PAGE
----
To those who oppose the legalisation of abortion, the recent recommendations of the Citizens’ Assembly were “horrifying”, “ dreadful” and “chilling”. For those who have campaigned for Ireland’s abortion laws to be liberalised, it was the best day they have had in a long, long time – paving the way to make abortion available to Irish women on Irish soil.
Ironically, both sides had doubts about the process.
The pro-life side largely views it as a stitch-up, designed to produce the grounds for a referendum to repeal, or at least amend, the anti-abortion article in the Constitution, the Eighth Amendment, which recognises the equal right to life of the unborn and the mother.
The pro-choice side was less sceptical, though on the Saturday evening of the assembly’s last weekend – when it seemed that the assembly would favour only a limited liberalisation of the law – they began to criticise the process as chaotic and confused. Their doubts were silenced the following day when the assembly’s members voted to recommend a significant liberalisation, comparable to the situation in the UK.
Repeal campaigners have had nothing but praise for the process since.
That is the highly polarising nature of this issue.
But both camps now recognise that the assembly is done with. Over. A new phase, the run-in to a referendum, is now under way – and both are marshalling their forces.
There's a difference between being human rights compliant in practice and being human right compliant in law
One of the highest-profile campaigners for changing the laws on abortion – as he was for the campaign for marriage equality – is Amnesty International executive director Colm O'Gorman. He says Amnesty will campaign for human rights compliance in Ireland's abortion laws.
Human rights law, he says, requires access to abortion “at a minimum” in cases of a risk to life or health of the mother, in cases of severe foetal impairment, and in cases of rape. However, in order to guarantee abortion is available in these cases, it has to be available on request up to 12 weeks. “There’s a difference between being human rights compliant in practice and being human right compliant in law,” he says.
Pro-life groups fiercely dispute O'Gorman's interpretation of international human rights law, and Youth Defence and Life Institute founder Niamh Uí Bhriain stresses that protecting the unborn is, from her perspective, a human rights issue.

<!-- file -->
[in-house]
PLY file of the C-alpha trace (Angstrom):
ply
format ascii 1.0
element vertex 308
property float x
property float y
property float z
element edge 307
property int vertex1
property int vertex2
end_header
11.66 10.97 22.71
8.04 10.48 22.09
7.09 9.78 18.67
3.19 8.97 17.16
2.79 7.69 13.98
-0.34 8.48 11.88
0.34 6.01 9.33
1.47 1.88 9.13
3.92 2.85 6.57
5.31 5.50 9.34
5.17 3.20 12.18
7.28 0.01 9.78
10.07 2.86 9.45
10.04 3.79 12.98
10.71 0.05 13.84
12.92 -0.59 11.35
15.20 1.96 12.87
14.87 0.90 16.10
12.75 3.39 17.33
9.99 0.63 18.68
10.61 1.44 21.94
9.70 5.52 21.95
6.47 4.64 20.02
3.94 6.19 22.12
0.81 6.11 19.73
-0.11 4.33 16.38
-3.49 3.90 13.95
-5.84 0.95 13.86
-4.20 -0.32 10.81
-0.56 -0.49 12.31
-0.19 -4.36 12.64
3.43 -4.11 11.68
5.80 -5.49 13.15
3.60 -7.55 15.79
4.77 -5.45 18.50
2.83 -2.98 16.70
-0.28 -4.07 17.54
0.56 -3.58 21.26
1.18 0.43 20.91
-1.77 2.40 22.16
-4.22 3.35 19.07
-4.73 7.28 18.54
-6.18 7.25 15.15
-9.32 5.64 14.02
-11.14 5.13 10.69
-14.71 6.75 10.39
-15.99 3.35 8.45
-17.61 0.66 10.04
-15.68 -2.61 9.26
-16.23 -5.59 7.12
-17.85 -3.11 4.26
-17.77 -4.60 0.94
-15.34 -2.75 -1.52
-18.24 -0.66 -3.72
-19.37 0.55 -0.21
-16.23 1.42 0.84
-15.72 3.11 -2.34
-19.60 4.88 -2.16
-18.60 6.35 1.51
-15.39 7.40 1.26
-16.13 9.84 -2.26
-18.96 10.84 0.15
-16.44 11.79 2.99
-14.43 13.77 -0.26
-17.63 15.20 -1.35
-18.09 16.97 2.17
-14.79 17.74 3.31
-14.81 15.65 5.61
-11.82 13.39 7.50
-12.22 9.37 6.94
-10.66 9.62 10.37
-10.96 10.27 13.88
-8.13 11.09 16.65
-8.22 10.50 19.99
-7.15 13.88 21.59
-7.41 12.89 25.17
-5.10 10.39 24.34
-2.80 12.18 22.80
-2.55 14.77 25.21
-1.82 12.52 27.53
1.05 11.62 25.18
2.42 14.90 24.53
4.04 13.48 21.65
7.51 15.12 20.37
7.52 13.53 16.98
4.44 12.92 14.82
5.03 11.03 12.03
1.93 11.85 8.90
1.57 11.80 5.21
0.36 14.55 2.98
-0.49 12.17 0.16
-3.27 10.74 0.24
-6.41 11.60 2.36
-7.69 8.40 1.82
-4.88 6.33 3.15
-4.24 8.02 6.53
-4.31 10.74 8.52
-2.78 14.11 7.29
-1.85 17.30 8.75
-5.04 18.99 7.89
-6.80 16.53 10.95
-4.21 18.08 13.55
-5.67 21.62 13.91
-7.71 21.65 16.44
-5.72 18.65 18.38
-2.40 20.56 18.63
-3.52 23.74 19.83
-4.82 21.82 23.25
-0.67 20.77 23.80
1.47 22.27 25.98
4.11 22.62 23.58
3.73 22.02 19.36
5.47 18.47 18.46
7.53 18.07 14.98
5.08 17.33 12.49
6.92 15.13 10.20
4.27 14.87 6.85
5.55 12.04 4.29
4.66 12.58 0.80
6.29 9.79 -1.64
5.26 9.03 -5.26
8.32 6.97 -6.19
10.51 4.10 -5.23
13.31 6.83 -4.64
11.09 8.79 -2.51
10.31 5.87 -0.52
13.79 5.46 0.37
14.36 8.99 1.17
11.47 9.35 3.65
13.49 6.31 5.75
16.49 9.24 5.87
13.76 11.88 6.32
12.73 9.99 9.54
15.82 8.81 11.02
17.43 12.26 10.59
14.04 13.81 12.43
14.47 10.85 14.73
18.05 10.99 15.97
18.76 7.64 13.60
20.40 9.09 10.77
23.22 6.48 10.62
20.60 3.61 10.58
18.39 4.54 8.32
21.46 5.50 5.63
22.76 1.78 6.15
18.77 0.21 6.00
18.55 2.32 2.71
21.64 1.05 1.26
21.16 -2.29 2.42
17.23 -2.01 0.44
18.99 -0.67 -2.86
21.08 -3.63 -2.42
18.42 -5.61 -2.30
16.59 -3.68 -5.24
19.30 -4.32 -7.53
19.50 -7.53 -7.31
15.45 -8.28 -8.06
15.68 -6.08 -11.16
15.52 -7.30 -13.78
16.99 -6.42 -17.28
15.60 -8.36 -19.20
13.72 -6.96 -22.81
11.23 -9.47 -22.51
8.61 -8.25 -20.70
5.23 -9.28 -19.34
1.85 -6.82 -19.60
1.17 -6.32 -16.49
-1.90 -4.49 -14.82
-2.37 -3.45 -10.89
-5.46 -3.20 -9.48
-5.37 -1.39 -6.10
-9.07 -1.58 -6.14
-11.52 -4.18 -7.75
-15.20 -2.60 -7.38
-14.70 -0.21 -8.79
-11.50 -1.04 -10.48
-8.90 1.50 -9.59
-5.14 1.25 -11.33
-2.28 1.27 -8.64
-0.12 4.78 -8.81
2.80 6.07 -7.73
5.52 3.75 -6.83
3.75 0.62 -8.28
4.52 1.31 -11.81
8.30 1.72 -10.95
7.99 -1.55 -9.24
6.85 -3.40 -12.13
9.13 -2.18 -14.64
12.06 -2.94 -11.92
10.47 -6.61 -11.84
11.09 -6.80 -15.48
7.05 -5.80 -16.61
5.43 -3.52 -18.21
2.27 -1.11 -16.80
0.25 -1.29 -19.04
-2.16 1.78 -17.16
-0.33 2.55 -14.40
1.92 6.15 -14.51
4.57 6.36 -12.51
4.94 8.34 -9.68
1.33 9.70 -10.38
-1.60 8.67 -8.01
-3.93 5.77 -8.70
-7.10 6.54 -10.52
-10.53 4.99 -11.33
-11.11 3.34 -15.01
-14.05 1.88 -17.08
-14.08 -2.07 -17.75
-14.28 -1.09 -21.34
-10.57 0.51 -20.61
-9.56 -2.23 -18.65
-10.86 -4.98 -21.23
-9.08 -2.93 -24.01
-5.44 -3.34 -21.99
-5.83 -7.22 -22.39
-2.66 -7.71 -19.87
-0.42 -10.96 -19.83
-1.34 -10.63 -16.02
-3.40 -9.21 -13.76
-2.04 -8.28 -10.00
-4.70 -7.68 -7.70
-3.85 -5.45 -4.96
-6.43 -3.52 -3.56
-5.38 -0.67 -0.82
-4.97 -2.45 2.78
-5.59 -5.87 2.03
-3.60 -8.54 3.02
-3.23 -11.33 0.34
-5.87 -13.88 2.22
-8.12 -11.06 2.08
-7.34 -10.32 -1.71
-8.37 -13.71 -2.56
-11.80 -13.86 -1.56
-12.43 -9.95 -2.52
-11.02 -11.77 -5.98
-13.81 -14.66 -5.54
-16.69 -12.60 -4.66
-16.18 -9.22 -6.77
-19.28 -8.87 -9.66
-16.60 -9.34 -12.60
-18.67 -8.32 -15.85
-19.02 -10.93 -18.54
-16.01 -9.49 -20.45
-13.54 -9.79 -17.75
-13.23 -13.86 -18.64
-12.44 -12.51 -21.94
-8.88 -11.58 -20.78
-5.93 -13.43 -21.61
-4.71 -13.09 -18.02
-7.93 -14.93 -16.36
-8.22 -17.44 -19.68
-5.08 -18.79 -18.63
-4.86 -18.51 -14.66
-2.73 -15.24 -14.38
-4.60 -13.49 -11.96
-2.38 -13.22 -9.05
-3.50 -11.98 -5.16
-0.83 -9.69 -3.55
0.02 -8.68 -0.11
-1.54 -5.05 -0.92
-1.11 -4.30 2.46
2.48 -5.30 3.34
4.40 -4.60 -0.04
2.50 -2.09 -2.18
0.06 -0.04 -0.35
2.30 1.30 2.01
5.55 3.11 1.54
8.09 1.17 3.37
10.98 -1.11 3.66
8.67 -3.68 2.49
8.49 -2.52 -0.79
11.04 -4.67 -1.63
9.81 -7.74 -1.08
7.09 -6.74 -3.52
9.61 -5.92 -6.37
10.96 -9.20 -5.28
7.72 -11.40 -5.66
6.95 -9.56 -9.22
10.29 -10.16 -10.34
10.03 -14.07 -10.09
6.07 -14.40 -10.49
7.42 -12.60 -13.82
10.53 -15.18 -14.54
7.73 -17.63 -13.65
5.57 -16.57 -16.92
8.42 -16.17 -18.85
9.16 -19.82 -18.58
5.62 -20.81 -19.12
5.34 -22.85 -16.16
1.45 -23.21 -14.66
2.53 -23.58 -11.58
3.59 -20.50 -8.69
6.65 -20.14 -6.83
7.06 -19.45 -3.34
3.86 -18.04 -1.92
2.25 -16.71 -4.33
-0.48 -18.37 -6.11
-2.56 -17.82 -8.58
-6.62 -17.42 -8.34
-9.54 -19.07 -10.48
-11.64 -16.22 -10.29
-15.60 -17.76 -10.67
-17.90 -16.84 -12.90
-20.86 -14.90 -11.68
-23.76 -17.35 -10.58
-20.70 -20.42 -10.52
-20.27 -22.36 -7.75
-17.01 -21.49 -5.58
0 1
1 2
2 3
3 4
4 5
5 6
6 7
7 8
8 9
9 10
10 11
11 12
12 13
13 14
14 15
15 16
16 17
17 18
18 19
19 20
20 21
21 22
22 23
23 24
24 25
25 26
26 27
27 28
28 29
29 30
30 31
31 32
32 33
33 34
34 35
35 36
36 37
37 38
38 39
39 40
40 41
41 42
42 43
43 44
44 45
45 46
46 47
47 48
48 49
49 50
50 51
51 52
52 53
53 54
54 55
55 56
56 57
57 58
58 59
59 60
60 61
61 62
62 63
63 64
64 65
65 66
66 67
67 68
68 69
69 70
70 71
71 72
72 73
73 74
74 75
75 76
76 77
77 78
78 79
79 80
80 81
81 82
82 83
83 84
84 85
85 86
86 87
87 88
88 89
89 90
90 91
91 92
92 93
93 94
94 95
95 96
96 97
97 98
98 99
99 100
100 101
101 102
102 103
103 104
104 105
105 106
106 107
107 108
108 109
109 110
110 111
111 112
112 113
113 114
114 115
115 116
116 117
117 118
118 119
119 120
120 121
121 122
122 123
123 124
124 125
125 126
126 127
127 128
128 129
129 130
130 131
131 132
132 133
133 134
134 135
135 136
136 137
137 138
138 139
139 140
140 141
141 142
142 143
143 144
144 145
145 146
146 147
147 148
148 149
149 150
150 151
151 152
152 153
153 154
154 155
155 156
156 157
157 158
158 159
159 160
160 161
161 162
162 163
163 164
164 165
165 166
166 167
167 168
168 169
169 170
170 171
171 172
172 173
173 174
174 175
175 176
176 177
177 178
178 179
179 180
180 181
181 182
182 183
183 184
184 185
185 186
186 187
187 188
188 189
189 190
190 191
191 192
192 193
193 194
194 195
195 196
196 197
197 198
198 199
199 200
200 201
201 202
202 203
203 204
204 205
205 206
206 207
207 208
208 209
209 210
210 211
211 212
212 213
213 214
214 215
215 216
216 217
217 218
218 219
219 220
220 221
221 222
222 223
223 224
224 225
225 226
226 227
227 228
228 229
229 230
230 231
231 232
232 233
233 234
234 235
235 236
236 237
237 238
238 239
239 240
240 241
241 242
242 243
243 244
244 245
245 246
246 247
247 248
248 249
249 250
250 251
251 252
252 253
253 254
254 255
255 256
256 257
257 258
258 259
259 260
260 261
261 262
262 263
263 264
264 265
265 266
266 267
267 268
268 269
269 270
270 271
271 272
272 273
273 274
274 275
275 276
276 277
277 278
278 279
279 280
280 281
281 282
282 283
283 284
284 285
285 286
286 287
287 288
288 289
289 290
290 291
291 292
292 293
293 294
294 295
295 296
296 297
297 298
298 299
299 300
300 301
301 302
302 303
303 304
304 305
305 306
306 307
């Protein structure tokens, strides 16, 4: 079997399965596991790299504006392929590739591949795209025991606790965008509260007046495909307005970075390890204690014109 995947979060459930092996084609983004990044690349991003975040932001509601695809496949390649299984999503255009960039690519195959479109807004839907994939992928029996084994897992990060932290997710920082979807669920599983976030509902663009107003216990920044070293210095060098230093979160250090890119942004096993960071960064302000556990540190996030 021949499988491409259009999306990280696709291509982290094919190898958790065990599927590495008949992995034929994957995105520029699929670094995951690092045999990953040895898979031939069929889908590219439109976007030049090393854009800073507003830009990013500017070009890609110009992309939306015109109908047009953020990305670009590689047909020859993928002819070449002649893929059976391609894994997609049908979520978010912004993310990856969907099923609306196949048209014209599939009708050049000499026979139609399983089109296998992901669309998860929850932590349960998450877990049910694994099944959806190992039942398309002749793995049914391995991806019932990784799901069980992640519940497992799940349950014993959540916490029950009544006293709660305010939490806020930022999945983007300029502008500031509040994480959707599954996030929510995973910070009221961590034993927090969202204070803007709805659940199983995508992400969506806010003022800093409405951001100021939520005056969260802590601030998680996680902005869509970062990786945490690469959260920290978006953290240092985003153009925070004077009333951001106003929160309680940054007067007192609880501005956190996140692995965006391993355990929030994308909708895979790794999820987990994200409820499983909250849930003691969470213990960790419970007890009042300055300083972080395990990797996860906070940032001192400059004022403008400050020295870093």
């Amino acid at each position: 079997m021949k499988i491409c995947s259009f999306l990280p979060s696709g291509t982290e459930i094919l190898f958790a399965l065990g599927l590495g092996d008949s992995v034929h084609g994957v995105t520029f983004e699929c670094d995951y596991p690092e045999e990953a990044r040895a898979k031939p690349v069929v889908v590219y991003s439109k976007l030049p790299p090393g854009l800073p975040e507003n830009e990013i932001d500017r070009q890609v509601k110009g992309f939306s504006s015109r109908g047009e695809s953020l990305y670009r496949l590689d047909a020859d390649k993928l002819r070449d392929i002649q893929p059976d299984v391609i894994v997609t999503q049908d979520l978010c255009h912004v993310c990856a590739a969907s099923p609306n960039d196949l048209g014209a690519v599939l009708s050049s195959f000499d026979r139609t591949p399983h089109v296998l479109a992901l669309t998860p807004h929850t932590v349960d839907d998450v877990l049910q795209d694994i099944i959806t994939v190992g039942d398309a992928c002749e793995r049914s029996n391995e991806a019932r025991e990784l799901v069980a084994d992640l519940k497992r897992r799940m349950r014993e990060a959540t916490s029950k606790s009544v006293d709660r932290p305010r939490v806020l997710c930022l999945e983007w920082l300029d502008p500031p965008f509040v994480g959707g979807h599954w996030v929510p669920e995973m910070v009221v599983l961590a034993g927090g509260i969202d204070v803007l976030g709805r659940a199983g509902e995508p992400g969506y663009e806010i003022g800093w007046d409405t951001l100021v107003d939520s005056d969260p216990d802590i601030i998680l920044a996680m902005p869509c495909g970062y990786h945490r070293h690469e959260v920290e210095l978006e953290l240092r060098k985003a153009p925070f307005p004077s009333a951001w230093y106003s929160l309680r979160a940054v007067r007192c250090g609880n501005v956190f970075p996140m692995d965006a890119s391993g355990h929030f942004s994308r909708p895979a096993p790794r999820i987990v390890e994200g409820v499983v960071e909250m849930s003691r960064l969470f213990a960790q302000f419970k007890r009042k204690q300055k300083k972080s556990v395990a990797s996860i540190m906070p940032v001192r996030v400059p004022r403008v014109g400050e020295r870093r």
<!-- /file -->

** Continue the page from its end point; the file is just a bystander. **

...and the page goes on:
However, it is a fact that UN bodies have criticised Ireland's restrictive laws on abortion. It is also true that there is no legally enforceable right to abortion in Ireland under international law.
Amnesty will continue to campaign for access to abortion for now, “and we’ll assess our position when we see the referendum proposals”, O’Gorman says. But it seems certain that Amnesty will run a big campaign in favour of the referendum when it comes. He also hopes that the Assembly report contains recommendations for public funding for abortion services and for enhanced pre-natal scanning facilities.
Amnesty will be joined by other organisations which are part of the Coalition to Repeal the Eighth Amendment.
Any attempt to delay this won't be acceptable
Its spokeswoman Ailbhe Smyth says the coalition now comprises a "very broad social movement" with a presence all over the country. It is asking members to write to their TDs to urge that the Dáil presses for a referendum as soon as possible. Smyth and other pro-choice sources stress the sense of momentum they now feel towards reform. Many believe it is inevitable. "Any attempt to delay this won't be acceptable," she says.
That is precisely the view held by some prominent pro-life figures.
They believe that a moderate reform of Ireland’s abortion ban – providing for perhaps the legalisation of abortion in cases of rape, or serious foetal abnormality, or where there is a serious threat to the health, not just the life of the mother – might be endorsed by the electorate.